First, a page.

China’s rise as an economic superpower has brought about new confidence in Chinese communities worldwide. In Indonesia, this has translated into more Chinese Indonesians taking up Mandarin classes.
The desire to learn Mandarin among Chinese Indonesians stems from two reasons – gaining wider economic opportunity and reconnecting with Chinese culture. As China starts investing more in Indonesia, those who can speak Mandarin are at an advantage, since people from China are not very proficient in English or the Indonesian language.
“Learning Chinese can open up many opportunities in the global arena. I heard that Chinese-speaking employees in Indonesian branches of Chinese companies are likely to earn more and be on the boss’ good side. I also feel a sense of belonging to Chinese culture… In university, my mostly non-Chinese friends called me jiejie [older sister, in Chinese] when we were on friendly terms. Looking the part makes me feel responsible for making the effort to learn Chinese,” a Chinese Indonesian woman said to South China Morning Post.
The desire to reconnect with Chinese culture is also very strong among modern Chinese Indonesians after decades of cultural persecution. From 1967-1998, Chinese Indonesians were repressed by the Suharto regime, since being Chinese was associated with being a communist. They were forced to abandon Chinese sounding names and adopt Indonesian ones. Expressing anything related to Chinese culture was a punishable crime.
In 1998, the Indonesian economic crisis brought about a string of anti-Chinese sentiments among Indonesians. The Chinese community was seen as “hoarding” Indonesian wealth. Angry locals burned Chinese shops. Several Chinese Indonesians were raped and killed in the riots. It was only after Abdurrahman Wahid became President in 1999 that an inclusive policy was adopted regarding Chinese Indonesians.
“The Chinese minority’s economic power rose during Suharto’s presidency because of discriminatory policies; they were simply not allowed to explore participating in anything else, like politics, so they focused on the economy,” Leo Suryadinata, a visiting senior fellow at ISEAS Yusof Ishak Institute, said to South China Morning Post.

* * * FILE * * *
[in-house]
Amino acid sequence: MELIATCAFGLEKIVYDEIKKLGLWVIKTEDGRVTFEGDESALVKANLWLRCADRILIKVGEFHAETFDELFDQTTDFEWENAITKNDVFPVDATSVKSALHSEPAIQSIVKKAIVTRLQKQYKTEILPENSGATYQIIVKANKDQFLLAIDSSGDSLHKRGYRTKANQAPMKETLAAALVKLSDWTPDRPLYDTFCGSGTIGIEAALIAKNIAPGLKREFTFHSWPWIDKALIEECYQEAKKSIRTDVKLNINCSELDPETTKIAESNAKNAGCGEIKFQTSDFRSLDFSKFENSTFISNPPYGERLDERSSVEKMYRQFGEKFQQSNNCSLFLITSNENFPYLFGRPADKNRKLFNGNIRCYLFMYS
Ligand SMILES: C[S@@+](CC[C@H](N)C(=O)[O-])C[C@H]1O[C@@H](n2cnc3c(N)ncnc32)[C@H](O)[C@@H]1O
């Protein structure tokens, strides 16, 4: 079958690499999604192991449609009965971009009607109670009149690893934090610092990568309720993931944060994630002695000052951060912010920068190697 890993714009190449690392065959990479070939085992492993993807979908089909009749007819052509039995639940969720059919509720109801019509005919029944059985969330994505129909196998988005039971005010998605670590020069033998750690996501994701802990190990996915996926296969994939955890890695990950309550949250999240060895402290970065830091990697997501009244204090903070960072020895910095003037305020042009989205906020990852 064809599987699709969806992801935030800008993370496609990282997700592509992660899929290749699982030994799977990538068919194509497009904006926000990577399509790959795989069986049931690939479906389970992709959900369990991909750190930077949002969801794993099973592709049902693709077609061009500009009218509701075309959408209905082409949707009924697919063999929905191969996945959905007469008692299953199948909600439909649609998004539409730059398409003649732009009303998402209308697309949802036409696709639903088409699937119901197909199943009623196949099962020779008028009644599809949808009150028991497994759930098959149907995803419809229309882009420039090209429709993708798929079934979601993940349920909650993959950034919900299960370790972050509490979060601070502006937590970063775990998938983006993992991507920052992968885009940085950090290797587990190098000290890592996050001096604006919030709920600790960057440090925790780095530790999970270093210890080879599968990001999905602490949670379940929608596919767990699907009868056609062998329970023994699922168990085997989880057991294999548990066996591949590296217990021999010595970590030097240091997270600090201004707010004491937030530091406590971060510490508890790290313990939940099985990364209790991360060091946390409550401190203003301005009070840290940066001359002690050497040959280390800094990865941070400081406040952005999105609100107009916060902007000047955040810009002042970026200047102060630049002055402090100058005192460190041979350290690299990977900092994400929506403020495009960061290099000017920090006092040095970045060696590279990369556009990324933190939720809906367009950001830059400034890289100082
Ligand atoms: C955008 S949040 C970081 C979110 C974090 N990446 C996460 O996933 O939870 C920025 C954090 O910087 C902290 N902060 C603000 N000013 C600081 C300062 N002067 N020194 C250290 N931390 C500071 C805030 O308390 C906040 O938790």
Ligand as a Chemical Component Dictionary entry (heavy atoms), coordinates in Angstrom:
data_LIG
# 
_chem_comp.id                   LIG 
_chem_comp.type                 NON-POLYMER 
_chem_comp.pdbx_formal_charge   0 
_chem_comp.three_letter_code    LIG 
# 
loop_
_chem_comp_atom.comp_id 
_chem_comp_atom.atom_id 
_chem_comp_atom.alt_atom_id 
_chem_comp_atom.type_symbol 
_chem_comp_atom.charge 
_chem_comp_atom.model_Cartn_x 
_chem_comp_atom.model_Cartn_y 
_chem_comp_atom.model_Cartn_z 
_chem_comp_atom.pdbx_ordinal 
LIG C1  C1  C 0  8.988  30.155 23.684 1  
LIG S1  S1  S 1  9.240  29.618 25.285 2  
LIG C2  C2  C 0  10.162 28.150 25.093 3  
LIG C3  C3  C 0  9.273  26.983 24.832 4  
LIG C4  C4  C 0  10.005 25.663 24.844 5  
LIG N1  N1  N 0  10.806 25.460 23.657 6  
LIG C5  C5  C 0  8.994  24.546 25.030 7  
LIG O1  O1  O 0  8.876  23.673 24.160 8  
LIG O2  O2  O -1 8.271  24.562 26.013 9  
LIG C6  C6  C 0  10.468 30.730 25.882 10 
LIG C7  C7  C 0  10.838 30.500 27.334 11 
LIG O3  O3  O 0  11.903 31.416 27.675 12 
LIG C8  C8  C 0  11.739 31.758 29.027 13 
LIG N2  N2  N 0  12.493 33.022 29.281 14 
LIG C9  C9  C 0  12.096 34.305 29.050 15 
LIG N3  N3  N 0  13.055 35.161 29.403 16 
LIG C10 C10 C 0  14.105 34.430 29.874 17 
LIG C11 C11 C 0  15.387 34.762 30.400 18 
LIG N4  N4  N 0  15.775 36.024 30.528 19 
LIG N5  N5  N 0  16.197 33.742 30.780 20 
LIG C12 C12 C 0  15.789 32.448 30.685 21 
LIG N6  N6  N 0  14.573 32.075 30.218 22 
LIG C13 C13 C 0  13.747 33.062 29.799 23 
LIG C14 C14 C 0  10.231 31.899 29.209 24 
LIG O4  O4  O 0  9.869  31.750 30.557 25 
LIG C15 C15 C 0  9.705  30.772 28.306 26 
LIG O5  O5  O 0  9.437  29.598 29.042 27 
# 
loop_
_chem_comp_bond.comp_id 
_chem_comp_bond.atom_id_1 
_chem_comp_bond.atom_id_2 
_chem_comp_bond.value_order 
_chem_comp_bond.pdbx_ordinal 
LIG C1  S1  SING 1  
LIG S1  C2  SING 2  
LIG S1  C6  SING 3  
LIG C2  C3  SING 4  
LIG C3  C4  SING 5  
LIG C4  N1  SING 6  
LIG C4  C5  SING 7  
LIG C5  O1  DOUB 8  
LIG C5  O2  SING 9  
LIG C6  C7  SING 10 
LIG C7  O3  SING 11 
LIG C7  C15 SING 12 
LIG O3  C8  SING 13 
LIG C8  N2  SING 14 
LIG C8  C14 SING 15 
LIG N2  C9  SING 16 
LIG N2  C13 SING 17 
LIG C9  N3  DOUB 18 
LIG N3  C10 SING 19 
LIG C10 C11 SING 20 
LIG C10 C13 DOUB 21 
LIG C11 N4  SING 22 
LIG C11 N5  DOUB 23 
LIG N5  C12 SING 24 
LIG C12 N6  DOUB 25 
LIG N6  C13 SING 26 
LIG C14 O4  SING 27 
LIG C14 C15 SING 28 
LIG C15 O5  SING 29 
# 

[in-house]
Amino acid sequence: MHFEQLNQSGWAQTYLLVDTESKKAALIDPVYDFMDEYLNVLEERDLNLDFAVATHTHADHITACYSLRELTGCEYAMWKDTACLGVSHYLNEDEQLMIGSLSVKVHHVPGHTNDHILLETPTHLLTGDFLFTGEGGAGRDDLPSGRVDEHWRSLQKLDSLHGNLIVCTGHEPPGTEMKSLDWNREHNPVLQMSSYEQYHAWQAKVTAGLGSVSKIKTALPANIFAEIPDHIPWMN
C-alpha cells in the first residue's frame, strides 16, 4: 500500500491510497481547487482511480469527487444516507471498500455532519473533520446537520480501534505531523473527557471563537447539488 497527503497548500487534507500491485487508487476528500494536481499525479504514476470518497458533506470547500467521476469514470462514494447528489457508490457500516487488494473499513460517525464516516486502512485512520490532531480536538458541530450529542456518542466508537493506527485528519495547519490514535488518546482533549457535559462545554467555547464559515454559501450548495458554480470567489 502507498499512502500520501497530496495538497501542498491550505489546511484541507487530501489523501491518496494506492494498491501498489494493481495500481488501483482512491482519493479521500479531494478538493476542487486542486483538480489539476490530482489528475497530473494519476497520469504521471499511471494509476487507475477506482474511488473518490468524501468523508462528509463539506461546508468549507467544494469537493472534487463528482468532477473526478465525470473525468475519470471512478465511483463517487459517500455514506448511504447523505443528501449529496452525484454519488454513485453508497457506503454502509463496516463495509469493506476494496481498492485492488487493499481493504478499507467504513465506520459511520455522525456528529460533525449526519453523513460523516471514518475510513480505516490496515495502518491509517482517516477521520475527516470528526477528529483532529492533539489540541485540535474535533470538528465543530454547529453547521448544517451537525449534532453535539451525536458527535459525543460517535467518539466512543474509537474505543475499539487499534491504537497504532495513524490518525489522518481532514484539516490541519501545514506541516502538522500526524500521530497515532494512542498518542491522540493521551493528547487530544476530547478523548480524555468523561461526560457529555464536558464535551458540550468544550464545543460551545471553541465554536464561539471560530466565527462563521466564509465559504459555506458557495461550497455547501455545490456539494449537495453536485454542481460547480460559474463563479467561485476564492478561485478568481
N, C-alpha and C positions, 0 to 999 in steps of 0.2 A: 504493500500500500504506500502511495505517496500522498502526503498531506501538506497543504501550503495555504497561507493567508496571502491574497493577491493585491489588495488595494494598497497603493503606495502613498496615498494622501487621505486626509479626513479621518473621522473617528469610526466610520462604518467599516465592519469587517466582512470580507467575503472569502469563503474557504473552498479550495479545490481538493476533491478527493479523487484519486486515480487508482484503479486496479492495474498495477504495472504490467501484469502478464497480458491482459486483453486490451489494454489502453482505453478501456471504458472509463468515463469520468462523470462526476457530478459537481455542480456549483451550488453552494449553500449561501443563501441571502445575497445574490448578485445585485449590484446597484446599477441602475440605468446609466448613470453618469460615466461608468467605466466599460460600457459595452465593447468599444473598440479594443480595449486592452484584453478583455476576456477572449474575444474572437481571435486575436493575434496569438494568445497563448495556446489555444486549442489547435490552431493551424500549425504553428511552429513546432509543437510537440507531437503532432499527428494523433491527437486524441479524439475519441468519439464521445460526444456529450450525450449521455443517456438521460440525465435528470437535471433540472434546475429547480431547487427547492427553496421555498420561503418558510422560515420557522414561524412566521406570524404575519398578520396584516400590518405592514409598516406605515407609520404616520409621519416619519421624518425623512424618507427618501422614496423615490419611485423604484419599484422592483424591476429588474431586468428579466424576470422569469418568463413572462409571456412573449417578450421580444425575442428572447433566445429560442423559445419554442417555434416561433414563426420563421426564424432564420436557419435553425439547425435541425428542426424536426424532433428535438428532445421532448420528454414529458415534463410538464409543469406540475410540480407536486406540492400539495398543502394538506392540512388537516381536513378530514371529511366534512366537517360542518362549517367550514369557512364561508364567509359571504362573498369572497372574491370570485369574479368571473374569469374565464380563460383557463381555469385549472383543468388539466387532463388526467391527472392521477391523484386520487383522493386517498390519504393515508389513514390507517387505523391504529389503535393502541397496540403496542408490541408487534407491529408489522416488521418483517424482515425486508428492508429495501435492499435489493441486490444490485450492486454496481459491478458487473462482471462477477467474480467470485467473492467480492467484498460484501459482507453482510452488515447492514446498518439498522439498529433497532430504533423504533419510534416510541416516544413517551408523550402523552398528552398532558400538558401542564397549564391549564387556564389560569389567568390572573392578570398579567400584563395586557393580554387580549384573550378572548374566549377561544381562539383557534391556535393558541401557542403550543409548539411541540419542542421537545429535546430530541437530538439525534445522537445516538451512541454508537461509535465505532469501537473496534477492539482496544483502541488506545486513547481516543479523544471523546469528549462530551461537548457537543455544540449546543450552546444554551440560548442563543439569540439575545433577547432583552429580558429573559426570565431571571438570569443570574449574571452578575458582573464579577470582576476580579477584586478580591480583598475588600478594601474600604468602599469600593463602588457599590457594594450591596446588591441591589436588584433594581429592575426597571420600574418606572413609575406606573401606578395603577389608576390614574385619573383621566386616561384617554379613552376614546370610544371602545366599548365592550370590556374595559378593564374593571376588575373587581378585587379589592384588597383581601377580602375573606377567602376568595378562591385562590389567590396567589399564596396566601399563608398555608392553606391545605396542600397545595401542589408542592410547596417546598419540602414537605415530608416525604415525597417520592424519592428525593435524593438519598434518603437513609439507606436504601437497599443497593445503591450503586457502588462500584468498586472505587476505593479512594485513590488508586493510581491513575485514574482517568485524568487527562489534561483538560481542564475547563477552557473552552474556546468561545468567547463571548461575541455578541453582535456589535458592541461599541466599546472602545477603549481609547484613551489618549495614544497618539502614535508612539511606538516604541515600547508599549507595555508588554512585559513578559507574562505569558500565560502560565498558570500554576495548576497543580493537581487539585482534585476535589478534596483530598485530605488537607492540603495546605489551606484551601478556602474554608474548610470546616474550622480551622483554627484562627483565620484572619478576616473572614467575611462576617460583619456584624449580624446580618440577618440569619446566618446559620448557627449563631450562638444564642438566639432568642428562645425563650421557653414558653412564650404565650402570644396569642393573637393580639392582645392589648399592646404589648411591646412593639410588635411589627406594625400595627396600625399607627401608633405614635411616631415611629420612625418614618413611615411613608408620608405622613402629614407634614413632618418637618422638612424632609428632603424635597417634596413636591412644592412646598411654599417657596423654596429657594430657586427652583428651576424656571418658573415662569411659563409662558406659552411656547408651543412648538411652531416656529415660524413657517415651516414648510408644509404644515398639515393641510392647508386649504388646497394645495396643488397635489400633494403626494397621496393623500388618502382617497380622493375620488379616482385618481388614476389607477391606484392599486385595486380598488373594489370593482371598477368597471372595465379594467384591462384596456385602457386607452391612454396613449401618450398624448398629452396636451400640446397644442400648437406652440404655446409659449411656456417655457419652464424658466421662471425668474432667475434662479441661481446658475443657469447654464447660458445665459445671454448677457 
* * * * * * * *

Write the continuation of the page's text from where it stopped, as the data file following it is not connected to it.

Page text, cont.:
The archipelago has a population of more than 200 million and presents an attractive business opportunity to China. In 2017, China’s trade with Indonesia jumped 18 percent. And in 2018, China became the third highest investor in Indonesia as US$2.3 billion flowed into the country’s 1,562 projects.
According to estimates, there are about 1,000 Chinese companies and 25,000 Chinese workers in Indonesia. To deepen relations between the two nations, Beijing has adopted a policy of expanding its educational outreach in Indonesia.
Though the educational partnership between China and Indonesia started in the early 2000s, it has grown stronger over the past few years as Beijing wants to create a pro-China image in Indonesian society. Numerous Chinese language centers are being opened all across Indonesia, with locals being more interested in learning Mandarin.
Beijing has increased student-teacher exchange programs. University-to-University cooperation between both nations is also growing. China is fast becoming a top educational destination among Indonesians. In 2017, almost 14,000 Indonesians enrolled in Chinese educational institutions, with the majority pursuing Chinese language and literature.
Despite increasing educational cooperation between Beijing and Jakarta, some feel that tensions between the Chinese and Indonesians are increasing. They think that as China gains more of a foothold in the country and the Chinese community becomes more prosperous than other Indonesians, anti-Chinese sentiment will also grow.